It was then that I decided to get into network marketing. Around that time, I got married and got pregnant again. For years, I believed that MLM was going to be my way into a less-than-ordinary life. I made it to the top .5% of the company, but I was tired and miserable; I was traveling 20 weeks out of every year. And what I was making wasn't enough to get me out of debt. Eventually I decided that I didn't want to let work get in the way of my time with my family.
I was also looking for something else. It wasn't just about the dreadful routines of a corporate job. Something was lacking. And then I had an "aha!" moment. I didn't just want to be making lots of money and living comfortably. My way out of being ordinary was to do something that would make a difference in the world, or at the very least, the lives of other people.
In 2017, I left my job as a networker and decided to do my own thing. The Slay Coach was born and was fueled by my mission to connect with female entrepreneurs all over the world and help them chase their own dreams.
In just two years, my business had diversified into online programs, inspirational speaking, workshops, and personal coaching. I've helped thousands of women since then, providing them with guidance on how to grow their businesses. I've helped female leaders and experts in the fields of events, pharmaceuticals, beauty, marketing, PR, sales, travel, and F&B.
Business had been doing well, and I decided I wanted to go further and help more people. I also started the non-profit group, Chardonnay & Slay, which provides a safe space for women who are looking for guidance, motivation, and positivity as they go on their own entrepreneurial journeys.
As I began to reap the benefits of my success, I also decided that I wanted to give back to the place that raised me. In the last few years, I've been working with small businesses in Louisville to help them scale and grow their brands.
I knew at an early age that I didn't want to be working for anyone; I wanted to be my own boss.
Since starting my own business, my life has changed for the better. The best life you can live is one that you've created on your own terms. I'm doing what I love, I have more time now for my family, and I'm making a difference in the lives of others—what more could I ask for?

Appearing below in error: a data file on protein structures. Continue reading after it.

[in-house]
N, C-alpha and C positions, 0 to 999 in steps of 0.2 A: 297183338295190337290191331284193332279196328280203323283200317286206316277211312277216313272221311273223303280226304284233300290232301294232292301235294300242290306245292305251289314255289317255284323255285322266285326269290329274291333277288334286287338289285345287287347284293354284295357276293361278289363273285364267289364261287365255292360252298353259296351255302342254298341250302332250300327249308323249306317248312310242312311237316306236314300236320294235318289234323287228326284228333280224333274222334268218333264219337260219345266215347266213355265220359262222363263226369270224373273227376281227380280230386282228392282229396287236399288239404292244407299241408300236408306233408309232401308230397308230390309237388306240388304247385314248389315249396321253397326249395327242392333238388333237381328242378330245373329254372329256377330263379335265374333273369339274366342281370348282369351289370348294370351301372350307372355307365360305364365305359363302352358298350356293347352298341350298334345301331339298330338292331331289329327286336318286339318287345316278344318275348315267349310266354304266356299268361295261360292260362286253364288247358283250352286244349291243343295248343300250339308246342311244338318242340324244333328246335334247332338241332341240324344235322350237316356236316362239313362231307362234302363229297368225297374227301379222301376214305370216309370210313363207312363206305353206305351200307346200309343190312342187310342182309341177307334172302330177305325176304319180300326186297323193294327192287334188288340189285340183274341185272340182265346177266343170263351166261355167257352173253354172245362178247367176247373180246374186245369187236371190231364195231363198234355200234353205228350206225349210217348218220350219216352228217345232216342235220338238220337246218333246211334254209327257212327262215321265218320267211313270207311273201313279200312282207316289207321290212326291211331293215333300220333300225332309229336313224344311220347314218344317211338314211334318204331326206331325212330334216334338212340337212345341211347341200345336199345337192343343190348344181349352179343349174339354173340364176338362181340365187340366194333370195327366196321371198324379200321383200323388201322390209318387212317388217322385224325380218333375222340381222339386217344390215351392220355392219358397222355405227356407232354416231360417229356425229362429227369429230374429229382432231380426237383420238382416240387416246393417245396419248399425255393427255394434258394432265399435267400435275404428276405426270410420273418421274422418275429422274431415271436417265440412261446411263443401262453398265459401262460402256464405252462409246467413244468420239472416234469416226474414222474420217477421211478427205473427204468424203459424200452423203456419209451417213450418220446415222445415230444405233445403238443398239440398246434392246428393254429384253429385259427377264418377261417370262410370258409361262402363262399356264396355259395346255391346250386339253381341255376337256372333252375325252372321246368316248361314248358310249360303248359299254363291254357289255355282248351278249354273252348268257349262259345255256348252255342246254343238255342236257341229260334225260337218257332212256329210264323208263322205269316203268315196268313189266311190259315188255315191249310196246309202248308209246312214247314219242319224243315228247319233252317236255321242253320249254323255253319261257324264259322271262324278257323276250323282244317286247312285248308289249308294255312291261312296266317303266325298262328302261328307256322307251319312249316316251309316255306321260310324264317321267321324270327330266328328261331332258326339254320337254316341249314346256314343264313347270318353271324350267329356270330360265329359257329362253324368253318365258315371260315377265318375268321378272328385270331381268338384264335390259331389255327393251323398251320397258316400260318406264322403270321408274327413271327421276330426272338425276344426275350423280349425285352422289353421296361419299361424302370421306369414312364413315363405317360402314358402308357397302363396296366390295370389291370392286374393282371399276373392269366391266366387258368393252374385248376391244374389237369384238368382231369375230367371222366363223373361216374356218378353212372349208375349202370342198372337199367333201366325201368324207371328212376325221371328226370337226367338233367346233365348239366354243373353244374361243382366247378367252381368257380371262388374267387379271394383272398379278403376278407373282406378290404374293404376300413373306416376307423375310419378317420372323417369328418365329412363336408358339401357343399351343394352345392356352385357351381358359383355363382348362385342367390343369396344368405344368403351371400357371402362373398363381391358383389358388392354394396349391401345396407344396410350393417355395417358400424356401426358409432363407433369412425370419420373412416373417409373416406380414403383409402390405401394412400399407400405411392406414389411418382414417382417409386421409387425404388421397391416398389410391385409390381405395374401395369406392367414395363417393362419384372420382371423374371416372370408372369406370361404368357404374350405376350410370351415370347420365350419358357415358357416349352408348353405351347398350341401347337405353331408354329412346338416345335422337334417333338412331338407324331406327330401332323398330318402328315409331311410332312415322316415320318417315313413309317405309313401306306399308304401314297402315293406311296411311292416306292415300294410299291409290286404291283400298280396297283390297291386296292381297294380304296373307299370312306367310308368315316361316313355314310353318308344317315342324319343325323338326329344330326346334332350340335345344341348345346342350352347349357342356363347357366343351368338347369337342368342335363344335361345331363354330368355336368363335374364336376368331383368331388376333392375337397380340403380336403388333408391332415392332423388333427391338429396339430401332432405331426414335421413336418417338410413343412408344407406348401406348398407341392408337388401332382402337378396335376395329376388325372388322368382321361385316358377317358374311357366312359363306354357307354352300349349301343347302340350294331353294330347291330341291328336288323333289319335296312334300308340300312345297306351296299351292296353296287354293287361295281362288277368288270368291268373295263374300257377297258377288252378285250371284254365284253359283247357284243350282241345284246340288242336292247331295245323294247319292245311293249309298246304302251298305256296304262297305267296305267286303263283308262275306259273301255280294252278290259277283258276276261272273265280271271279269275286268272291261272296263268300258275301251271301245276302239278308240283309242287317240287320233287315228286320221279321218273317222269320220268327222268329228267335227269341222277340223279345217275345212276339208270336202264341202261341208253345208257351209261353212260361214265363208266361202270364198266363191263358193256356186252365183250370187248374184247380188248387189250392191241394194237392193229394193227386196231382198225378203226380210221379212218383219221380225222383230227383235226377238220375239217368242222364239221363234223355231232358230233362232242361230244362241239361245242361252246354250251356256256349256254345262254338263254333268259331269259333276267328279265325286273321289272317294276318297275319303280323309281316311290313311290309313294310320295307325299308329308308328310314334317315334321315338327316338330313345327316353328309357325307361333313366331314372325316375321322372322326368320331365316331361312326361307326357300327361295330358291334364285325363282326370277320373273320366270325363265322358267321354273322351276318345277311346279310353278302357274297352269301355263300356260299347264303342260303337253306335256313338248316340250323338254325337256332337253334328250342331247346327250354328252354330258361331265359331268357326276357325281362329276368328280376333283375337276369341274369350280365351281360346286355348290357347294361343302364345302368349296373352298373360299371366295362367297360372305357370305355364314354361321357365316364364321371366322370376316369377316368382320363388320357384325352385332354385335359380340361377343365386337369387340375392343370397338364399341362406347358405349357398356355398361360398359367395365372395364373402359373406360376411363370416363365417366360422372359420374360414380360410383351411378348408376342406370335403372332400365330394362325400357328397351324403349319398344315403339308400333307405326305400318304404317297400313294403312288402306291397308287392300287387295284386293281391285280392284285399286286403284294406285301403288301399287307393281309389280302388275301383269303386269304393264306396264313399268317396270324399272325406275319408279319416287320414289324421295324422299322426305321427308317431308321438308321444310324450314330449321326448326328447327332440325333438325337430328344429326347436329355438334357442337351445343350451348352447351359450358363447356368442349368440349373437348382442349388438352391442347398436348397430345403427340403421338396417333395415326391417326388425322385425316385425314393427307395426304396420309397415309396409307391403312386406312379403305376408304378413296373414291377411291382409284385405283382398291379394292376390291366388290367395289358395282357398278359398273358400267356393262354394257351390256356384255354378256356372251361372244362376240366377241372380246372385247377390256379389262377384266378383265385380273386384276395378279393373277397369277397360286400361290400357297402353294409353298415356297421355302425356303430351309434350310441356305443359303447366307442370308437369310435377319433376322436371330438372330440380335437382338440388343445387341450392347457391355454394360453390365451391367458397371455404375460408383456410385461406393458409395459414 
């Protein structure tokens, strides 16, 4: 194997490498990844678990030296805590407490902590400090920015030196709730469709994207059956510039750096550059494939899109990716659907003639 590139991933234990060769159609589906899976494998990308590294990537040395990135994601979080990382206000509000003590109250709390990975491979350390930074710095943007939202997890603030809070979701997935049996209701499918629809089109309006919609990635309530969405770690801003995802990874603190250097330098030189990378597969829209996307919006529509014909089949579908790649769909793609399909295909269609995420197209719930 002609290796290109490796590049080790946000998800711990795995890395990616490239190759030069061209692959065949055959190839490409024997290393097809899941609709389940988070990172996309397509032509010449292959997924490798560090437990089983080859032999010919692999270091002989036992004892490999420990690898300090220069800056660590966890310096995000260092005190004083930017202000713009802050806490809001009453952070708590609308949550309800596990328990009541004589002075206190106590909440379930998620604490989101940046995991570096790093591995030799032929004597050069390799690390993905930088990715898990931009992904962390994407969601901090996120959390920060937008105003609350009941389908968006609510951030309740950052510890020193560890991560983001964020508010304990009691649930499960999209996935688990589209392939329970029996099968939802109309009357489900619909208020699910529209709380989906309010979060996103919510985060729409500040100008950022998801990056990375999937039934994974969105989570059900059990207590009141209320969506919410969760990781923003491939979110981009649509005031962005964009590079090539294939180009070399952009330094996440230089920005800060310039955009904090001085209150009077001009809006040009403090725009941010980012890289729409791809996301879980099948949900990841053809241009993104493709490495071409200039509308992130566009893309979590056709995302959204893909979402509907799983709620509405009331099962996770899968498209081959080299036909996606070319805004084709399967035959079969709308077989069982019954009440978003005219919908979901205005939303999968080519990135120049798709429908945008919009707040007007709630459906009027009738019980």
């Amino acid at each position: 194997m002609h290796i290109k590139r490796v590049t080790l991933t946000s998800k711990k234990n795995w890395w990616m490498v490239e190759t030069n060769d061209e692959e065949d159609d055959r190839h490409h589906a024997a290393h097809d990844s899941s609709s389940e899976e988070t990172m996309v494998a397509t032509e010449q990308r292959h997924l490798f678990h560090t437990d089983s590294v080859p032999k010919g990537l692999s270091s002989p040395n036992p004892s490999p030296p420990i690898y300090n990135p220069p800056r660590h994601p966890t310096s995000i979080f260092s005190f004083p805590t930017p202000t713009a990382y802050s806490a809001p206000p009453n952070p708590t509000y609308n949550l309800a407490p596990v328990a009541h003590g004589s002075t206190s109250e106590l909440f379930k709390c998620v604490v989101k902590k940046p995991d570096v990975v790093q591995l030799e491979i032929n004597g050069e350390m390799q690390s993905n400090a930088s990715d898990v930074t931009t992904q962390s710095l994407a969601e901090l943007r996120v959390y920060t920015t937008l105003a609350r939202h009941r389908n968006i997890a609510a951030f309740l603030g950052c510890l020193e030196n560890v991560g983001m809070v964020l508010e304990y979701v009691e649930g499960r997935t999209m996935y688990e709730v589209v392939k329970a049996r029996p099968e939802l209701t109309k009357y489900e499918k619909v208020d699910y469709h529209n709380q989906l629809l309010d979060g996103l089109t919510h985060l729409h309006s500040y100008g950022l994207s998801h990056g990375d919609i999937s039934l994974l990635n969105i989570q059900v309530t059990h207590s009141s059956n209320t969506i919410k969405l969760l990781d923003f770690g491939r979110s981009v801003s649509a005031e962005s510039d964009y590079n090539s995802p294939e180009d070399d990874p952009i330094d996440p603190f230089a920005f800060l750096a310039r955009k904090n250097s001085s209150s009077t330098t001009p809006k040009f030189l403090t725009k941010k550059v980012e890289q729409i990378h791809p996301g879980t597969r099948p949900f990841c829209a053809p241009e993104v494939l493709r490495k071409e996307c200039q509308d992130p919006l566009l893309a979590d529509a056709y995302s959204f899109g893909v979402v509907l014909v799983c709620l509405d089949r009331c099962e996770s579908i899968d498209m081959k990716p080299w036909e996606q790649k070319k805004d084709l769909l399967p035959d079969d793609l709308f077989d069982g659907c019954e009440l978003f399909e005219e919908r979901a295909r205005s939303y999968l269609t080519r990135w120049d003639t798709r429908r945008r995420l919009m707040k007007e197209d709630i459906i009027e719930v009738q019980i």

This is the same kind of success I hope to help my women clients find in their lives.
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Help! My Friend Is a No Show
Dear Armchair Psychologist,
I have a friend who doesn't reply to my messages about meeting for dinner, etc. Although, last week I ran into her at a local restaurant of mine, it has always been awkward to be friends with her. Should I continue our friendship or discontinue it? We've been friends for a total four years and nothing has changed. I don't feel as comfortable with her as my other close friends, and I don't think I'll ever be able to reach that comfort zone in pure friendship.
Dear Sadsies,I am sorry to hear you've been neglected by your friend. You may already have the answer to your question, since you're evaluating the non-existing bond between yourself and your friend. However, I'll gladly affirm to you that a friendship that isn't reciprocated is not a good friendship.
I have had a similar situation with a friend whom I'd grown up with but who was also consistently a very negative person, a true Debby Downer. One day, I just had enough of her criticism and vitriol. I stopped making excuses for her and dumped her. It was a great decision and I haven't looked back. With that in mind, it could be possible that something has changed in your friend's life, but it's insignificant if she isn't responding to you. It's time to dump her and spend your energy where it's appreciated. Don't dwell on this friend. History is not enough to create a lasting bond, it only means just that—you and your friend have history—so let her be history!
- The Armchair Psychologist